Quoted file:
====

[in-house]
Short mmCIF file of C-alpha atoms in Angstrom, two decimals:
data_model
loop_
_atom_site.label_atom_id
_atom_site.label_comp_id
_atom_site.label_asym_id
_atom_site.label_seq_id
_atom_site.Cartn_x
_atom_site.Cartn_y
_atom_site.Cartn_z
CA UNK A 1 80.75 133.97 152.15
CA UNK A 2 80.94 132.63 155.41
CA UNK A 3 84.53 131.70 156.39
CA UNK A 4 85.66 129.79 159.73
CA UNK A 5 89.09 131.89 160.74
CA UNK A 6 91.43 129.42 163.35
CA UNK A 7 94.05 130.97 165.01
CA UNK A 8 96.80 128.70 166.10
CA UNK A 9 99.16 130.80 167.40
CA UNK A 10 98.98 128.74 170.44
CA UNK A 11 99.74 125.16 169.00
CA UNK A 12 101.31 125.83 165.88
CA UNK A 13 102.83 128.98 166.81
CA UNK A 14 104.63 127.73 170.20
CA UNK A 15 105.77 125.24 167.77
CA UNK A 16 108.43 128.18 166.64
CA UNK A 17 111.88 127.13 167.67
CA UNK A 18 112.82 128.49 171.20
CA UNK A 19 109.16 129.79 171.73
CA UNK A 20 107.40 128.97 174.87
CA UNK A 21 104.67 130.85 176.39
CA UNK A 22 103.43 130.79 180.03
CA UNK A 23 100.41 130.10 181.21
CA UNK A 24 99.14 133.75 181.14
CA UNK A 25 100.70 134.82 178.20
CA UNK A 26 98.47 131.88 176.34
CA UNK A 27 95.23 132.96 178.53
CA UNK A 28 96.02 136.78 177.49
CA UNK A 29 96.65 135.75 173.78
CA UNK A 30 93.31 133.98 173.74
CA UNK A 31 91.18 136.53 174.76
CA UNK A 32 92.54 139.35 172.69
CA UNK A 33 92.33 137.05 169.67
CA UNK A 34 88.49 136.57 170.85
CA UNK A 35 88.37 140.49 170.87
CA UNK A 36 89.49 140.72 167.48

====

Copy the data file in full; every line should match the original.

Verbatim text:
[in-house]
Short mmCIF file of C-alpha atoms in Angstrom, two decimals:
data_model
loop_
_atom_site.label_atom_id
_atom_site.label_comp_id
_atom_site.label_asym_id
_atom_site.label_seq_id
_atom_site.Cartn_x
_atom_site.Cartn_y
_atom_site.Cartn_z
CA UNK A 1 80.75 133.97 152.15
CA UNK A 2 80.94 132.63 155.41
CA UNK A 3 84.53 131.70 156.39
CA UNK A 4 85.66 129.79 159.73
CA UNK A 5 89.09 131.89 160.74
CA UNK A 6 91.43 129.42 163.35
CA UNK A 7 94.05 130.97 165.01
CA UNK A 8 96.80 128.70 166.10
CA UNK A 9 99.16 130.80 167.40
CA UNK A 10 98.98 128.74 170.44
CA UNK A 11 99.74 125.16 169.00
CA UNK A 12 101.31 125.83 165.88
CA UNK A 13 102.83 128.98 166.81
CA UNK A 14 104.63 127.73 170.20
CA UNK A 15 105.77 125.24 167.77
CA UNK A 16 108.43 128.18 166.64
CA UNK A 17 111.88 127.13 167.67
CA UNK A 18 112.82 128.49 171.20
CA UNK A 19 109.16 129.79 171.73
CA UNK A 20 107.40 128.97 174.87
CA UNK A 21 104.67 130.85 176.39
CA UNK A 22 103.43 130.79 180.03
CA UNK A 23 100.41 130.10 181.21
CA UNK A 24 99.14 133.75 181.14
CA UNK A 25 100.70 134.82 178.20
CA UNK A 26 98.47 131.88 176.34
CA UNK A 27 95.23 132.96 178.53
CA UNK A 28 96.02 136.78 177.49
CA UNK A 29 96.65 135.75 173.78
CA UNK A 30 93.31 133.98 173.74
CA UNK A 31 91.18 136.53 174.76
CA UNK A 32 92.54 139.35 172.69
CA UNK A 33 92.33 137.05 169.67
CA UNK A 34 88.49 136.57 170.85
CA UNK A 35 88.37 140.49 170.87
CA UNK A 36 89.49 140.72 167.48